As a professional skier I should be the kind of person who wants endless winter, yet I’m the person who can never get enough summer. Last night the temperatures dipped and we felt the first breaths of winter. Our gardens were safe, but I felt for sure that it might have frozen in Crested Butte, 3,000 feet above our farm in Paonia, Colorado. Between putting up food for the winter and work, I can only hope for several good months of riding here in the lowlands, dropping me fit as a fiddle into an epic powder skiing season.
The McKenzie River Trail (the MRT) is situated in Central Oregon, on the west side of the Cascades. This mountain range, predominantly made up of dormant and not-so-dormant volcanoes, does an efficient job of stopping the moisture from the Pacific Coast. On the west side you have temperate rainforests and old growth timber, and a stones throw to the east you are exploring an arid desert-like landscape. The MRT, being on the west side of the volcanoes, features towering Douglas fir, mossy forest floors, a raging river (complete with big waterfalls) and a cool climate. Apparently it rains frequently, but it was nice and dry for our visit down this renowned trail.
Head buzzing from wine, stomach full of cheese, meat and bread, I careened haphazardly down the mountain, the Rhone Valley far below and a group of howling bike riders in the exact same boat as I following closely behind.
We were mid-way through an eight-day sampling of some of the finest Swiss and French downhill mountain bike gems. Some days took us to established bike parks, and other days to obscure trails hidden to the general public, and only discovered through a combination of bribing locals, studying maps and some good ‘ol fashioned luck.
We see a lot of great photos throughout the week. So, we thought it was high-time we started rounding up some of our faves each week and highlighting one each Friday on our blog to inspire our weekend adventures. We call it the Osprey Round Up.
Tyler Coplea posted this great shot on Twitter this week from his ride over the weekend: “Massive rain, mud, and wind was no match for my BMC TE29 or awesome OSPREY pack!” Definitely looks like those storm clouds were rolling in.
Now, who’s ready for some spring singletrack? Happy Friday!
Some mountain bike meccas have their “mecca” designation handed to them with ease. All of the elements are there for them: the ideal topography, a dedicated bunch of locals with a vision, and the freedom to ride in the aforementioned hills.
Jasper mountain bikers have never had it easy. The town is situated in the middle of a national park, which presents many obstacles on the road to becoming a mountain bike destination. Parks Canada, which was formed exactly 100 years ago in 1911, has never held mountain bikes in high esteem, shutting them out completely from vast areas of national park land. Jasper, however, is a living, breathing anomaly in the Parks world, with mountain bikers slowly carving out a niche for themselves in the middle of the Canadian Rockies.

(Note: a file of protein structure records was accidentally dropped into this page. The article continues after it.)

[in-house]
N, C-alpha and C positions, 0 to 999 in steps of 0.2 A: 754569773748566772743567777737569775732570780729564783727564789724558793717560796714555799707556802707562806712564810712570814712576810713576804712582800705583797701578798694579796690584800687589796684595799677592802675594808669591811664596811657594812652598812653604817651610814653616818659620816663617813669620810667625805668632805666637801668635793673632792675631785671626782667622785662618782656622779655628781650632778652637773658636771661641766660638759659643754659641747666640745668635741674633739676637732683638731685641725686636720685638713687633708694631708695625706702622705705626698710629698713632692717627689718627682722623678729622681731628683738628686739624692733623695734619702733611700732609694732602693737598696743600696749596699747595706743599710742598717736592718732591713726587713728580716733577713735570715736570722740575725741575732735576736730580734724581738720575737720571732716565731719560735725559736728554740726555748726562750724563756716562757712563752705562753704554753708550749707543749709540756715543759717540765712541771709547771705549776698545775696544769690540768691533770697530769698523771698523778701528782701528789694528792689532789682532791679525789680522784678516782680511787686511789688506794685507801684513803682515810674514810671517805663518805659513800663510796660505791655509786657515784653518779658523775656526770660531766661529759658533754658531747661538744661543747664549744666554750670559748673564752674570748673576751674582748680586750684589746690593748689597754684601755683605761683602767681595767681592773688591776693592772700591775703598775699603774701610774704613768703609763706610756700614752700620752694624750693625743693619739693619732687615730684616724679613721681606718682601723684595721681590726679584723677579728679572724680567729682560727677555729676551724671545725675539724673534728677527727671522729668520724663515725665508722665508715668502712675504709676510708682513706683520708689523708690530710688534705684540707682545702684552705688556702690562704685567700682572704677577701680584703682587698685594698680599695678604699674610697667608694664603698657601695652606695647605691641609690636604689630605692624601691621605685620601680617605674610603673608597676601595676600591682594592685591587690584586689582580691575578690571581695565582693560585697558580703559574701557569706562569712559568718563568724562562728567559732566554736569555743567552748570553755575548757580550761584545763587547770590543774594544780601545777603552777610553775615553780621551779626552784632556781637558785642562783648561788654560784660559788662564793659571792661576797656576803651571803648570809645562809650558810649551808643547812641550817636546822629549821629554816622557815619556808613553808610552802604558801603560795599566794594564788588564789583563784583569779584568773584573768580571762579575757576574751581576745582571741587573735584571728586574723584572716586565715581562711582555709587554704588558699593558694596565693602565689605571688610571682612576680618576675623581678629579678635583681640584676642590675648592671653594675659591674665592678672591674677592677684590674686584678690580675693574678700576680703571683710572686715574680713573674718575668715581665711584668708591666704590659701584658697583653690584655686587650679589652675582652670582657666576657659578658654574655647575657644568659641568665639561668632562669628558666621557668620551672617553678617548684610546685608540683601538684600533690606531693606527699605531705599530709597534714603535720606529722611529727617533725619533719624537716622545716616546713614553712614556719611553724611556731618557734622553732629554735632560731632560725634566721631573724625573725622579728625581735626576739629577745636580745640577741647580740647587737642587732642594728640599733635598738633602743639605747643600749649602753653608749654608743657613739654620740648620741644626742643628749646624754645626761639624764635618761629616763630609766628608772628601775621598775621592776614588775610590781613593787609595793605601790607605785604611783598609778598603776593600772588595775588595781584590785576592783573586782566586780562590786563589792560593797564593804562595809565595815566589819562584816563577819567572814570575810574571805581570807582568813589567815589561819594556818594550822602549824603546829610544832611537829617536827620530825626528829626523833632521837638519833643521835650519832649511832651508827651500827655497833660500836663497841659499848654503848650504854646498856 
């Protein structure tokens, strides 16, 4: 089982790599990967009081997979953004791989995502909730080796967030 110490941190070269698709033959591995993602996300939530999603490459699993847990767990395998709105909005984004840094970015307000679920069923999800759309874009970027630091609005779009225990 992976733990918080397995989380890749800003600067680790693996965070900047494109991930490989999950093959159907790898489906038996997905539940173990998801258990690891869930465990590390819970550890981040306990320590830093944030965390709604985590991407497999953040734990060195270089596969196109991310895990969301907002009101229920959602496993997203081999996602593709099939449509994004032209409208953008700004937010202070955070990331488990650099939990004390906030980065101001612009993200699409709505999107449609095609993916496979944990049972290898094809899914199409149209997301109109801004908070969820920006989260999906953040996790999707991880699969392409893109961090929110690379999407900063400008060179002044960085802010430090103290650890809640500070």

by Sven Brunso
A few weeks back Mother Nature gave those of us in SW Colorado a “glimpse” of what lies ahead. After an unseasonable week of wet, cool weather, the clouds lifted to reveal a healthy dose of white gold above 11,000 feet. Some grabbed their skis and rushed into the alpine in an effort to get their fix, but I opted to wait until the odds of face shots exceed those of core shots.
A few weeks back Mother Nature gave those of us in SW Colorado a “glimpse” of what lies ahead. After an unseasonable week of wet, cool weather, the clouds lifted to reveal a healthy dose of white gold above 11,000 feet. Some grabbed their skis and rushed into the alpine in an effort to get their fix, but I opted to wait until the odds of face shots exceed those of core shots. Read more over on the Osprey Bike Blog…
A race, in its most basic form, breeds heroes. These heroes usually take the form of the champions, the athletes that rise above to conquer his or her field, besting all contenders.
The demanding format of the BC Bike Race allows for new heroes to emerge. These are the folks that may not be the fastest of the day (heck, some of the heroes end up being some of the slowest riders out there). But these unsung heroes are the ones grinding and toiling out on the course, leaving behind their day jobs and lives back home to focus on one thing and one thing only: getting across that finish line each day of the race.
There are people like Dave, who spent the whole first night in Cumberland overcome with a vicious flu. The night was passed curled up in a dirty bathroom, alternating between bouts of vomiting and fitful sleep. He crawled to the start line in the morning, and fought through the day. The next day his flu subsided and he kept going strong on course.
Speaking of overcoming challenges, there was the couple from Austin that was looking forward to a week of racing without their kids in tow. Their nanny fell through at the last minute, and undeterred they changed their race entry to tag-team, brought their kids, alternated days of racing and had a great BC Bike Race family vacation. Not Disneyland, but the kids didn’t seem to mind.
Another successful Rippin Chix Mountain Bike Camp, this time with the Osprey Talons showcased at my new sustainable farm demo in Paonia, Colorado. The farm is my latest attempt at walking the talk at a whole new level, which has added a significant, but rewarding load to my already full plate! All the weekend’s events were a benefit to the Save Our Snow and the Save Our Singletrack Foundations, and the farmer’s cooperative – LocalFarmsFirst.com.